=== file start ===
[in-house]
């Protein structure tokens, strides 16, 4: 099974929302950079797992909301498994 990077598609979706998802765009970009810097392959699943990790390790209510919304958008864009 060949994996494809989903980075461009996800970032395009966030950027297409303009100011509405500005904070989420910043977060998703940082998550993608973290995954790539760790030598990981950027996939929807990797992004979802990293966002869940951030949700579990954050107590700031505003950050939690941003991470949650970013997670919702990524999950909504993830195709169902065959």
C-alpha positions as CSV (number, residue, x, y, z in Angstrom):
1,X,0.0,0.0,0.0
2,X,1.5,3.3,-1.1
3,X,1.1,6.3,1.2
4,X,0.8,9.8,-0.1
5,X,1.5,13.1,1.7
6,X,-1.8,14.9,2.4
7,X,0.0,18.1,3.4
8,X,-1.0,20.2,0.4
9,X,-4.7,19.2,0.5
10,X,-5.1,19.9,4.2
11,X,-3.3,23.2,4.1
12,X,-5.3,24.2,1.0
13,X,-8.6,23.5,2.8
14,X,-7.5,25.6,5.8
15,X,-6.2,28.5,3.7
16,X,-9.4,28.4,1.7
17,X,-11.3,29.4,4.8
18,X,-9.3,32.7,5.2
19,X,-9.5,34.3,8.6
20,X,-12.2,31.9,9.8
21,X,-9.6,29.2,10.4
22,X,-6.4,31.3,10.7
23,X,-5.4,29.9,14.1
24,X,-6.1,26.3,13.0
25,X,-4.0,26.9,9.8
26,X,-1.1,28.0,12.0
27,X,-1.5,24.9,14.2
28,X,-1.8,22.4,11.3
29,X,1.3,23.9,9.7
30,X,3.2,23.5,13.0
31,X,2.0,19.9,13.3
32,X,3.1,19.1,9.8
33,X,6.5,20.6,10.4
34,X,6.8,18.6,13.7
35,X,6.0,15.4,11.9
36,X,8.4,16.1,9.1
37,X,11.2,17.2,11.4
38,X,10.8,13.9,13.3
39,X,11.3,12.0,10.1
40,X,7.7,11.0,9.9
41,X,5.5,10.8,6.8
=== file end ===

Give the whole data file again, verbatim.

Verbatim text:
[in-house]
């Protein structure tokens, strides 16, 4: 099974929302950079797992909301498994 990077598609979706998802765009970009810097392959699943990790390790209510919304958008864009 060949994996494809989903980075461009996800970032395009966030950027297409303009100011509405500005904070989420910043977060998703940082998550993608973290995954790539760790030598990981950027996939929807990797992004979802990293966002869940951030949700579990954050107590700031505003950050939690941003991470949650970013997670919702990524999950909504993830195709169902065959």
C-alpha positions as CSV (number, residue, x, y, z in Angstrom):
1,X,0.0,0.0,0.0
2,X,1.5,3.3,-1.1
3,X,1.1,6.3,1.2
4,X,0.8,9.8,-0.1
5,X,1.5,13.1,1.7
6,X,-1.8,14.9,2.4
7,X,0.0,18.1,3.4
8,X,-1.0,20.2,0.4
9,X,-4.7,19.2,0.5
10,X,-5.1,19.9,4.2
11,X,-3.3,23.2,4.1
12,X,-5.3,24.2,1.0
13,X,-8.6,23.5,2.8
14,X,-7.5,25.6,5.8
15,X,-6.2,28.5,3.7
16,X,-9.4,28.4,1.7
17,X,-11.3,29.4,4.8
18,X,-9.3,32.7,5.2
19,X,-9.5,34.3,8.6
20,X,-12.2,31.9,9.8
21,X,-9.6,29.2,10.4
22,X,-6.4,31.3,10.7
23,X,-5.4,29.9,14.1
24,X,-6.1,26.3,13.0
25,X,-4.0,26.9,9.8
26,X,-1.1,28.0,12.0
27,X,-1.5,24.9,14.2
28,X,-1.8,22.4,11.3
29,X,1.3,23.9,9.7
30,X,3.2,23.5,13.0
31,X,2.0,19.9,13.3
32,X,3.1,19.1,9.8
33,X,6.5,20.6,10.4
34,X,6.8,18.6,13.7
35,X,6.0,15.4,11.9
36,X,8.4,16.1,9.1
37,X,11.2,17.2,11.4
38,X,10.8,13.9,13.3
39,X,11.3,12.0,10.1
40,X,7.7,11.0,9.9
41,X,5.5,10.8,6.8